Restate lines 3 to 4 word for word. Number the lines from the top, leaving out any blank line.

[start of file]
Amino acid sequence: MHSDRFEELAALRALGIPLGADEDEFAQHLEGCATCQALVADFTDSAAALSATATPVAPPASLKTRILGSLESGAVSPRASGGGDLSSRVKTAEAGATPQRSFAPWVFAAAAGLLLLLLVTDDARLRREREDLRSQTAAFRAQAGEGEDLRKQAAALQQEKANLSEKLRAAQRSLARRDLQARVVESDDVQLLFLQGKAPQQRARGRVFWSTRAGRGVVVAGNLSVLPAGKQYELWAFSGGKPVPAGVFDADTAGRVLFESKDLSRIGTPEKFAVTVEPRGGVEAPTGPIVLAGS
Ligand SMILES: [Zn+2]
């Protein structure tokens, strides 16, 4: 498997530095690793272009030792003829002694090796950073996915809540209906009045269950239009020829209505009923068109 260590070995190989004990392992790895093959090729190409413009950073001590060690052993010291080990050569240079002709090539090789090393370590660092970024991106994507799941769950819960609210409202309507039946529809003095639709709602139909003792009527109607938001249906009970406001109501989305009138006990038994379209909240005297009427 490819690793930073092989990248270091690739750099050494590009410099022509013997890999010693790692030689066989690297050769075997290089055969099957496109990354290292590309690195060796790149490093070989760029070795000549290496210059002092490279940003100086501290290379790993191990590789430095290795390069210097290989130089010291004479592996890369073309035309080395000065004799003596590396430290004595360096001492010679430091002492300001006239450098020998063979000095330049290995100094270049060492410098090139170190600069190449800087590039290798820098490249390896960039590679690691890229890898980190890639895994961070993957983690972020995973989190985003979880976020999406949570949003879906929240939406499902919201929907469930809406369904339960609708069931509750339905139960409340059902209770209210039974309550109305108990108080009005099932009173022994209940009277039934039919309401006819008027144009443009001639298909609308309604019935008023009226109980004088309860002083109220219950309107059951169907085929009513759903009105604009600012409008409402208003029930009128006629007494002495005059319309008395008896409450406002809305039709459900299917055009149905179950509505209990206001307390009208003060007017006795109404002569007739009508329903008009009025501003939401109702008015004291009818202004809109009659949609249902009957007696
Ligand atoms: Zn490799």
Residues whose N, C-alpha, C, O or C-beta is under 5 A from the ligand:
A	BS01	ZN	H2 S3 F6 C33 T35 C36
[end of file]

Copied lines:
């Protein structure tokens, strides 16, 4: 498997530095690793272009030792003829002694090796950073996915809540209906009045269950239009020829209505009923068109 260590070995190989004990392992790895093959090729190409413009950073001590060690052993010291080990050569240079002709090539090789090393370590660092970024991106994507799941769950819960609210409202309507039946529809003095639709709602139909003792009527109607938001249906009970406001109501989305009138006990038994379209909240005297009427 490819690793930073092989990248270091690739750099050494590009410099022509013997890999010693790692030689066989690297050769075997290089055969099957496109990354290292590309690195060796790149490093070989760029070795000549290496210059002092490279940003100086501290290379790993191990590789430095290795390069210097290989130089010291004479592996890369073309035309080395000065004799003596590396430290004595360096001492010679430091002492300001006239450098020998063979000095330049290995100094270049060492410098090139170190600069190449800087590039290798820098490249390896960039590679690691890229890898980190890639895994961070993957983690972020995973989190985003979880976020999406949570949003879906929240939406499902919201929907469930809406369904339960609708069931509750339905139960409340059902209770209210039974309550109305108990108080009005099932009173022994209940009277039934039919309401006819008027144009443009001639298909609308309604019935008023009226109980004088309860002083109220219950309107059951169907085929009513759903009105604009600012409008409402208003029930009128006629007494002495005059319309008395008896409450406002809305039709459900299917055009149905179950509505209990206001307390009208003060007017006795109404002569007739009508329903008009009025501003939401109702008015004291009818202004809109009659949609249902009957007696
Ligand atoms: Zn490799």